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The US-China Trade Relationship

Sino-U.S. trade volume grew from 2.5 billion U.S. dollars in 1979 to about 519.6 billion dollars in 2016, surging by 211 times within 38 years, according to MOC statistics. A report from the U.S.-China Business Council (USCBC) showed that bilateral trade and investment in 2015 created about 2.6 million jobs for Americans and contributed to about 1.2 percent of U.S. GDP that year.

US-China trade: The forgotten shall be forgotten no more

Wilbur Ross, American Commerce Secretary on Wednesday stated that China is the most serious trade protectionist country. China is doing well in talking about free trade than actually doing it. When dealing with trade and protectionism issues, a country is always trying to find a balance between protecting the interest of producers’ vs protecting the interest of consumers’. But things get more complicated when policy makers need to find a compromise between making a country better off on average vs making everyone better off.

Chinese capital control affects cross-border M&A activity

Accroding to Hexun.com, State Administration for Foreign Exchange (SAFE), fearing that cross-border M&A may be used by Chinese groups to move capital offshore, indicated that it will crack down on speculative acquisitions. From now on only “Strategic” acquisitions – that is those that have synergies with the buyer’s business at home – will be allowed. The closing of the Capital Account indicates, as I have often argued, that the Internationalization of the RMB is further away than generally assumed.

China economic outlook

Geraci and Prof Liu Baocheng from University of international business & economics were guests at CCTV Dialogue on 24, December, 2016. The talks mainly concerns Private capital outflow and challenges in manufacturing sector. Geraci belives the top concern for China is to stabilize the financial system. The west and other emerging markets have had experience of crisis, so China needs to be very careful. China should slow down reforms in the financial markets.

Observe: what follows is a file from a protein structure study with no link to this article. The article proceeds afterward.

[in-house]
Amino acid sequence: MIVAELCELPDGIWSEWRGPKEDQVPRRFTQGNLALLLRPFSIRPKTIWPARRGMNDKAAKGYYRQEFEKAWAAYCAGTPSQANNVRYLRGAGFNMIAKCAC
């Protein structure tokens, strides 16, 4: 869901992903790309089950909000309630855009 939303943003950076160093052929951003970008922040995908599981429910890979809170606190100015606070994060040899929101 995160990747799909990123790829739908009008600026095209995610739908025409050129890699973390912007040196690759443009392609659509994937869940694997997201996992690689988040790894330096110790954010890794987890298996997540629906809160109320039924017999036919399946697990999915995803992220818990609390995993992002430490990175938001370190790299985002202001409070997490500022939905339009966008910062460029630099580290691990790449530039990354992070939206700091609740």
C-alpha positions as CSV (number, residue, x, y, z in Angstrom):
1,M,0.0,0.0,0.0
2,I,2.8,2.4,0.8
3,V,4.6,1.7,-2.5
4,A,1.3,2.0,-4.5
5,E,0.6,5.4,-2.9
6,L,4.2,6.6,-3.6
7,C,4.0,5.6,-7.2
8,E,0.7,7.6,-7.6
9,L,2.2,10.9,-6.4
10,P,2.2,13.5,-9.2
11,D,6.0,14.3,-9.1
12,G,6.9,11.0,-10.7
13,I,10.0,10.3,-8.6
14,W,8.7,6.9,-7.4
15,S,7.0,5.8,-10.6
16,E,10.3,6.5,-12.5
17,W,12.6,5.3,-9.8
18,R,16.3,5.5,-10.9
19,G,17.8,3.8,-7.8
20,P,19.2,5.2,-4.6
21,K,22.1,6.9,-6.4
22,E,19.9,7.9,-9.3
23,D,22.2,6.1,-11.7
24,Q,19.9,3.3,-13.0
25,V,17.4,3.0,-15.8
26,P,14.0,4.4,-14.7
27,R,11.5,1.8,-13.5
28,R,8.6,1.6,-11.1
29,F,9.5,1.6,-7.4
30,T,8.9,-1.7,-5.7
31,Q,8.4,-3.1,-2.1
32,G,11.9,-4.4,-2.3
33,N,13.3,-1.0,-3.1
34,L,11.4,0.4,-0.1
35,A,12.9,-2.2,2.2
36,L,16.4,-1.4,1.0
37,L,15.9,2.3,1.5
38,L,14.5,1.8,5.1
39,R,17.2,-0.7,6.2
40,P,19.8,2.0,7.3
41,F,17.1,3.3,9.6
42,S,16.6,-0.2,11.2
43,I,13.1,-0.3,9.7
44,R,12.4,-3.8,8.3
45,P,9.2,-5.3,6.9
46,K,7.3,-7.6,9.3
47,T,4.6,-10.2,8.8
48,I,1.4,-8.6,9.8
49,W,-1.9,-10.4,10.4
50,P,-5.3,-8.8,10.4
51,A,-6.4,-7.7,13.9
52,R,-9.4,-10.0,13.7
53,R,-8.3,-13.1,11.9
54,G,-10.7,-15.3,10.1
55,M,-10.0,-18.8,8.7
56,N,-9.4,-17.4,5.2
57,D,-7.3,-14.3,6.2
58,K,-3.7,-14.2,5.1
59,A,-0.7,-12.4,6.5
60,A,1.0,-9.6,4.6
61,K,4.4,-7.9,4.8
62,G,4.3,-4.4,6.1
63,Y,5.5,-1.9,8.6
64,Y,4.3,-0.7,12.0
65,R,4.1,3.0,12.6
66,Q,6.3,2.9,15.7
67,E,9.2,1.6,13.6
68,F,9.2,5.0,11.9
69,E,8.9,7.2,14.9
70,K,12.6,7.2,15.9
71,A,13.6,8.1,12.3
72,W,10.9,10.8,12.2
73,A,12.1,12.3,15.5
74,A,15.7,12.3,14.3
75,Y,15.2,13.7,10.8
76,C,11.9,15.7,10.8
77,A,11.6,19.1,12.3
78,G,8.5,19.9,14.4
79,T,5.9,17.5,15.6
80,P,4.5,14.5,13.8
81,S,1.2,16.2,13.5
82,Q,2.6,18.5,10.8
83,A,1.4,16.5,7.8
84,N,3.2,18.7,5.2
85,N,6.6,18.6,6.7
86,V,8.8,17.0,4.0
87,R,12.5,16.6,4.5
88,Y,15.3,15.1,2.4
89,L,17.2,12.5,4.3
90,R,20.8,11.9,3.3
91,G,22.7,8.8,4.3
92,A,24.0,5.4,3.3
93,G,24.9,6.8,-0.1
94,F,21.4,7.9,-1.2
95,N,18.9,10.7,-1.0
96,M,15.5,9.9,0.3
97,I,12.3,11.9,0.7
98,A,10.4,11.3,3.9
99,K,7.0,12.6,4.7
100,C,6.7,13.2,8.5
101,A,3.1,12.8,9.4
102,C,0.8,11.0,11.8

China and the World Economy in the Trump Era

When Trump announced that the U.S. infrastructure will be “second to none”, he was almost inviting China to exchange potentially worse trade conditions for better investment opportunity into the U.S. Black Swans are always opportunities if well understood: China needs to quickly move to value added manufacturing (China 2025) and having some trade issues with the U.S can, actually, only help China’s speed up its transition towards innovation.

Fed’s rate rise: little impact on China

The rate hike operated by the Fed should not lead to particularly negative consequences for China because China is taking a step back in the reforms of the financial system and closing into itself. As soon as any government makes the choice to open the country’s capital account, there’s little that any central bank can do to defend its currency. China, therefore, does well to re-trench and disconnect from the world of international finance by adopting restrictive measures on the export of capital.

Geraci dampens enthusiasm on financial reforms

Geraci and Prof He Weiwen from Renming University were guests at CCTV Dialogue on 25, November, 2016. They discussed three main topics: Shanghai free trade zone, RMB internationalization and Trump’s impact on china. For Shanghai free trade zone, it is impossible to be successful with no borders control. In terms of RMB internationalization, RMB entering SDR is a recognition that China is moving but it has no practical implication. Trump will increase tariffs, but it’s impact on Chinese exporters may not be as large as originally anticipated.

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